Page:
In a meeting lasting more than six hours Tuesday night, the Olympia City Council mostly eliminated the possibility to erect buildings next to the Budd Inlet shoreline, a move billed as the council’s final direction on its Shoreline Master Program.
The direction taken was a significant change from even the latest draft of the plan that the council spent more than a year developing before the meeting. Here are some of the changes:
• On the Budd Inlet side of the isthmus and Percival Landing, the council agreed to get rid of incentives for developers, including shoreline restoration in return for the ability to build right on the water. Instead, the council decreed that no buildings would be allowed within 30 feet of the water, known as a building setback. The previous draft put setbacks at 50 feet, but with incentives to allow developers to build right on the shore under certain conditions, such as accommodating a walking path, allowing physical access to the shoreline, shoreline restoration and bulkhead removal.
• On the south part of the west shore of East Bay, the council changed the building setback to 100 feet from the ordinary high water mark, a change from its earlier proposal of zero feet.
• “Water related” uses, which could include boat storage, would be allowed only if a developer gets conditional approval from the city in the Marine Recreation zone, which is the Port Peninsula side facing East Bay, including Swantown Marina. Non-water-oriented industrial uses wouldn’t be allowed.
• Restaurants with waterfront seating would not be allowed as a result of the council eliminating the allowance for “water-oriented” businesses, which could have operated right on the water if they met the incentives outlined in the previous program draft. City planning manager Keith Stahley confirmed that is the case.
“Water-dependent uses would be the only thing that would qualify for a zero setback,” Stahley said, but only in certain areas. Existing operations would be grandfathered.
The proposed changes aren’t final. City staff will incorporate the changes in a new draft, which the council will consider on Sept. 17, Stahley said. Once the council is satisfied, staff could bring a final ordinance or resolution for a council vote on Oct. 1. The city would then submit the plan to the state Department of Ecology for approval, a process that could take another year.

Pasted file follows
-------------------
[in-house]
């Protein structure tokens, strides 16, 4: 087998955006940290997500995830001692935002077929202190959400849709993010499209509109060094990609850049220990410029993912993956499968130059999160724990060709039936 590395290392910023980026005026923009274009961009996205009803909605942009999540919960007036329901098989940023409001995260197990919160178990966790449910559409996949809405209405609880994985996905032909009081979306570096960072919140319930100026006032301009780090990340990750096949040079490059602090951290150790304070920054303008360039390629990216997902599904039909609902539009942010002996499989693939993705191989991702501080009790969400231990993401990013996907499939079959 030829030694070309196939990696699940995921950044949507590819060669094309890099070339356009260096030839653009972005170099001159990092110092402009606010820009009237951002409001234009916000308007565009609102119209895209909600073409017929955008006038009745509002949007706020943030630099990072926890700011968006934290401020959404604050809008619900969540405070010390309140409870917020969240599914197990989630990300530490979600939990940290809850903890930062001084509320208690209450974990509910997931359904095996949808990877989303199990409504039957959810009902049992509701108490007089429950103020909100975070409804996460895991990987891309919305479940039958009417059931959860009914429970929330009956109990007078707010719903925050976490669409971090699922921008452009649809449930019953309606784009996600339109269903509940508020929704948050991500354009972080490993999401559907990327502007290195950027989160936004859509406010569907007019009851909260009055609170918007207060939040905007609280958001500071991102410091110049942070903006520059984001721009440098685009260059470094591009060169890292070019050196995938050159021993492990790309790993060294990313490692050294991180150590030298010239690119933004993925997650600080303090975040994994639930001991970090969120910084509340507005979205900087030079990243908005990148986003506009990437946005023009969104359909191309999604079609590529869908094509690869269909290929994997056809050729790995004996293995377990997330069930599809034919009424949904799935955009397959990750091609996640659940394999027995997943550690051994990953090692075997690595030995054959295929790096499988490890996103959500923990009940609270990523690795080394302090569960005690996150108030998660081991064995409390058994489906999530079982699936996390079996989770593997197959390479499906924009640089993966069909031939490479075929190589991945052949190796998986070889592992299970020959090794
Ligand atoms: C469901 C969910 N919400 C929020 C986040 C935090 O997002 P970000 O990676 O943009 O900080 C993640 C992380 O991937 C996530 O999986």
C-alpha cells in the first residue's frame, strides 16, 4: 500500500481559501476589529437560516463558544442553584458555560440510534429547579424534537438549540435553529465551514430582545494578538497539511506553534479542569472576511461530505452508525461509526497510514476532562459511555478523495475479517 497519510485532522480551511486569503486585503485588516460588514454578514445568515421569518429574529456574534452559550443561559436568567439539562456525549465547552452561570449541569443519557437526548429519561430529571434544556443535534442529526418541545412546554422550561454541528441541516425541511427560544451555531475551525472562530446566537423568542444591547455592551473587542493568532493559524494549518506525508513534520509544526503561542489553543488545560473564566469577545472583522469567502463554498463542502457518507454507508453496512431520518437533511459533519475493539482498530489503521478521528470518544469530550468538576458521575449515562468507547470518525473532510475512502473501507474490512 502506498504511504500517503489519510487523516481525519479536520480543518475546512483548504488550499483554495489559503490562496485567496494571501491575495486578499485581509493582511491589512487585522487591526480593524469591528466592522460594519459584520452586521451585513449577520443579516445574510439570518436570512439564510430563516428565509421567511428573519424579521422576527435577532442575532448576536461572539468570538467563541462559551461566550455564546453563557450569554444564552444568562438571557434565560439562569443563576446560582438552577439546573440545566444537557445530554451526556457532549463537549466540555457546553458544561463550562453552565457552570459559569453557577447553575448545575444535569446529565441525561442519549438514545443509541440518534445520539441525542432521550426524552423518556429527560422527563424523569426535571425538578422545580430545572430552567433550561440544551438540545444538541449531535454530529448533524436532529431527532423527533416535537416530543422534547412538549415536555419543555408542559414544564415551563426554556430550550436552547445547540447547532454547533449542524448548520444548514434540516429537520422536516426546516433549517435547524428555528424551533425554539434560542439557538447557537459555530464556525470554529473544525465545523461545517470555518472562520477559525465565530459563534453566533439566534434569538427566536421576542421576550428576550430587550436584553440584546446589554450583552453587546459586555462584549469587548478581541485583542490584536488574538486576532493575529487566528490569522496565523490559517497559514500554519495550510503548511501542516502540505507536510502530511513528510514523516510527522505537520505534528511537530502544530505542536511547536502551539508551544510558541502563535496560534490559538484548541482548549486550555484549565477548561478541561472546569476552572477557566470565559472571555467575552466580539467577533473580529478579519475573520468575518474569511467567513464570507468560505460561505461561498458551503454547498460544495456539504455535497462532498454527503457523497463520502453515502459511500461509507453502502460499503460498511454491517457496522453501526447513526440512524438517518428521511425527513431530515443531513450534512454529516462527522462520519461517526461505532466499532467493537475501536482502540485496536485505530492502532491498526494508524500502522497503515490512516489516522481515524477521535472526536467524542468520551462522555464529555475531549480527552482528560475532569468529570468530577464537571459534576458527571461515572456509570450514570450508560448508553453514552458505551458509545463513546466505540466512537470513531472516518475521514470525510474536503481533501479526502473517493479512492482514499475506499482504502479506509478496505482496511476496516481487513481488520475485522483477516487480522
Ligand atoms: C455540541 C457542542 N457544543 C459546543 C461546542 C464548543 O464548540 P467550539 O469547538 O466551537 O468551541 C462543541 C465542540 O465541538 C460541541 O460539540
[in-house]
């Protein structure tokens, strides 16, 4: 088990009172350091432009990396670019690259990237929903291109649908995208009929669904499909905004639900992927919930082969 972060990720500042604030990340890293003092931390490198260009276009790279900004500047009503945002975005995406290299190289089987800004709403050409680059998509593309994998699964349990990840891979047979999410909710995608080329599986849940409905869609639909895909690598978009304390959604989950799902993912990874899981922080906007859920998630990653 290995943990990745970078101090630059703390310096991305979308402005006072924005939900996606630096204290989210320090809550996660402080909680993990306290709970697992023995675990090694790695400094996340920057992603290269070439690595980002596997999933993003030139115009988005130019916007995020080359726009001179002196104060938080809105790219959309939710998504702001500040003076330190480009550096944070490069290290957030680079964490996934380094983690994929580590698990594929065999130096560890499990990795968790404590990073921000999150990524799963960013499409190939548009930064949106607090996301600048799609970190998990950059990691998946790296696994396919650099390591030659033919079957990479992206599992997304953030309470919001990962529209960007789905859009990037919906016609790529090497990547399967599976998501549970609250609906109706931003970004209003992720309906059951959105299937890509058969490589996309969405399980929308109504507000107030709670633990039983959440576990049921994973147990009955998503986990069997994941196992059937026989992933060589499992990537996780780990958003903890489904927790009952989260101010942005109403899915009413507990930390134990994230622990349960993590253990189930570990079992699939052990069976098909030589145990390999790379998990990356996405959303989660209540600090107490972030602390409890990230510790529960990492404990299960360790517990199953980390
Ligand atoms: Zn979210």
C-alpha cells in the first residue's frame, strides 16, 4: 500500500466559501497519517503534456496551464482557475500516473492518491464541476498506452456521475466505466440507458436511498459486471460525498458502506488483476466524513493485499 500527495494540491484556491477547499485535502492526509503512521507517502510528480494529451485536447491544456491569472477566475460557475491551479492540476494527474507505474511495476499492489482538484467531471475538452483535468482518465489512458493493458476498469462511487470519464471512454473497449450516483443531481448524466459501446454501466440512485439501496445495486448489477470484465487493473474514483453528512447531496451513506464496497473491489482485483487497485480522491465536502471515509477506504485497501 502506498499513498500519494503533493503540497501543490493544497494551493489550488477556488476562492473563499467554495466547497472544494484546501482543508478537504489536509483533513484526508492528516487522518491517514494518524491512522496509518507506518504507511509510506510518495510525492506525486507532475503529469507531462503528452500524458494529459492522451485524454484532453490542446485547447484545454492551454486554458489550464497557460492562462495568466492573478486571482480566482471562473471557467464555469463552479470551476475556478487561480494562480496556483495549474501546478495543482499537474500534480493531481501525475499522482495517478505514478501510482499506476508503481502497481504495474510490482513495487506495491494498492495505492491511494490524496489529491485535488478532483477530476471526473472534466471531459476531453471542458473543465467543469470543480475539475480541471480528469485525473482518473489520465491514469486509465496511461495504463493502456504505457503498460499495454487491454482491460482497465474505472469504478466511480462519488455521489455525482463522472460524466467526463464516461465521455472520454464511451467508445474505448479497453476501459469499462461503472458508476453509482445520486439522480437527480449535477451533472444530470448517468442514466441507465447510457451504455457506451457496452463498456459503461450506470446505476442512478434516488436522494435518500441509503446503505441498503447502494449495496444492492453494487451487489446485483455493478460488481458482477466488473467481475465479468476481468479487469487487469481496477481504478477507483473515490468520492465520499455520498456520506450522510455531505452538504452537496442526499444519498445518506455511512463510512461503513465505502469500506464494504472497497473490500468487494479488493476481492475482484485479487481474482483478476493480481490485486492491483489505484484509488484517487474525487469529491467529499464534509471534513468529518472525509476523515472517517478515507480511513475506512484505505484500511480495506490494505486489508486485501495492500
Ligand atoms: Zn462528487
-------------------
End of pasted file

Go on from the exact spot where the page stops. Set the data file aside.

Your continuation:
Most of the proposed changes were made at the prompting of Councilman Nathaniel Jones, who had a number of concerns with the previous draft, particularly the incentives for zero setbacks.
“So the concept is that there is a firm setback, that it’s not negotiable,” he said.
Council members generally assented to Jones’ suggestions, with the exception of Councilman Jim Cooper, who favored the incentives.
“My concern is that we spent a year and a half talking about flexibility and incentives for reducing setbacks and somewhere before we sat down … the votes were there and I’m out of the loop,” he said.
The city has mulled over the shoreline plan for more than three years. The state Department of Ecology is mandating the plan, which regulates development on major shorelines with the goal of “no net loss” of ecological function.
By far, the most controversial part of the plan has been how to regulate development along Budd Inlet, in particular how far buildings should be set back from the shoreline. Proponents of larger setbacks say it will help restore the shoreline, set aside more area to combat sea level rise, and improve public access.
Advocates of smaller setbacks say they promote economic development along the shoreline, and larger setbacks amount to the government taking land.
In particular, the controversy has surrounded an earlier provision in the draft plan that would allow zero building setbacks on certain areas for water-oriented buildings, including restaurants or marinas, as well as industrial marine uses such as log booming. The group Friends of the Waterfront has opposed the move, and brought a crowd to a public hearing last month to speak against it.
The state Department of Ecology also has expressed concerns about using “offsite mitigation,” or providing environmental restoration to a place other than where development is occurring in order to meet mitigation requirements.
Matt Batcheldor: 360-704-6869 mbatcheldor@ theolympian.com @MattBatcheldor